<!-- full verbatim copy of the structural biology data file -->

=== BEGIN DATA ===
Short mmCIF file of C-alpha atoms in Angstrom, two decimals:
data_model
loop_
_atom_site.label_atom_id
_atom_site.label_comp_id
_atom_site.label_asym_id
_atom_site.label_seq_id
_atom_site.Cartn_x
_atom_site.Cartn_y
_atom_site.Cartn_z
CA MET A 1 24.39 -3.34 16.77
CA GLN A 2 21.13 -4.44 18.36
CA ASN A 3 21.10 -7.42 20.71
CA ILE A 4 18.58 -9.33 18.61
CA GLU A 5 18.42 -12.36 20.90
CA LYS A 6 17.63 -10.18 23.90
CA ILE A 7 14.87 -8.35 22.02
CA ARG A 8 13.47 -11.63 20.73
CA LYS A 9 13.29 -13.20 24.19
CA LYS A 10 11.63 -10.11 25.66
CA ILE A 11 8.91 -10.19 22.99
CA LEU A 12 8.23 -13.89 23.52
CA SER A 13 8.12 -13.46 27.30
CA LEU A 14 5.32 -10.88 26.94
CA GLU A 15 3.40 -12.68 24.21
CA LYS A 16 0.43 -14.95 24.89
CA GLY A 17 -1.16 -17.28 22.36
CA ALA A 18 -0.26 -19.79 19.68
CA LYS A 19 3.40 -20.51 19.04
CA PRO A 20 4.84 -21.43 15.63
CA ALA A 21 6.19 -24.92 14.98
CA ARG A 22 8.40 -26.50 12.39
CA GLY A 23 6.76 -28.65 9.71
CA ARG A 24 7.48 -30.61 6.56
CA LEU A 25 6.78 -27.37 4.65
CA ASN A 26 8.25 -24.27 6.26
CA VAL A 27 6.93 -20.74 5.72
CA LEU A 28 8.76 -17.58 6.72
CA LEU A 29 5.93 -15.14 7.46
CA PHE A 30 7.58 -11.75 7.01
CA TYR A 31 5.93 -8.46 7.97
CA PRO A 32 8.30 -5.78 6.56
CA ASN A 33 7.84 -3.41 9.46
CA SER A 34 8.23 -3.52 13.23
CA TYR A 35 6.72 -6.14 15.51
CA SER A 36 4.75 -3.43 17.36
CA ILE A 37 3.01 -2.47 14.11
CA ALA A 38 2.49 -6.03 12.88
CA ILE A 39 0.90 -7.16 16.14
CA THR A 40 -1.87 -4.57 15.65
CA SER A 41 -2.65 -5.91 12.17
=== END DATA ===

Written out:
Short mmCIF file of C-alpha atoms in Angstrom, two decimals:
data_model
loop_
_atom_site.label_atom_id
_atom_site.label_comp_id
_atom_site.label_asym_id
_atom_site.label_seq_id
_atom_site.Cartn_x
_atom_site.Cartn_y
_atom_site.Cartn_z
CA MET A 1 24.39 -3.34 16.77
CA GLN A 2 21.13 -4.44 18.36
CA ASN A 3 21.10 -7.42 20.71
CA ILE A 4 18.58 -9.33 18.61
CA GLU A 5 18.42 -12.36 20.90
CA LYS A 6 17.63 -10.18 23.90
CA ILE A 7 14.87 -8.35 22.02
CA ARG A 8 13.47 -11.63 20.73
CA LYS A 9 13.29 -13.20 24.19
CA LYS A 10 11.63 -10.11 25.66
CA ILE A 11 8.91 -10.19 22.99
CA LEU A 12 8.23 -13.89 23.52
CA SER A 13 8.12 -13.46 27.30
CA LEU A 14 5.32 -10.88 26.94
CA GLU A 15 3.40 -12.68 24.21
CA LYS A 16 0.43 -14.95 24.89
CA GLY A 17 -1.16 -17.28 22.36
CA ALA A 18 -0.26 -19.79 19.68
CA LYS A 19 3.40 -20.51 19.04
CA PRO A 20 4.84 -21.43 15.63
CA ALA A 21 6.19 -24.92 14.98
CA ARG A 22 8.40 -26.50 12.39
CA GLY A 23 6.76 -28.65 9.71
CA ARG A 24 7.48 -30.61 6.56
CA LEU A 25 6.78 -27.37 4.65
CA ASN A 26 8.25 -24.27 6.26
CA VAL A 27 6.93 -20.74 5.72
CA LEU A 28 8.76 -17.58 6.72
CA LEU A 29 5.93 -15.14 7.46
CA PHE A 30 7.58 -11.75 7.01
CA TYR A 31 5.93 -8.46 7.97
CA PRO A 32 8.30 -5.78 6.56
CA ASN A 33 7.84 -3.41 9.46
CA SER A 34 8.23 -3.52 13.23
CA TYR A 35 6.72 -6.14 15.51
CA SER A 36 4.75 -3.43 17.36
CA ILE A 37 3.01 -2.47 14.11
CA ALA A 38 2.49 -6.03 12.88
CA ILE A 39 0.90 -7.16 16.14
CA THR A 40 -1.87 -4.57 15.65
CA SER A 41 -2.65 -5.91 12.17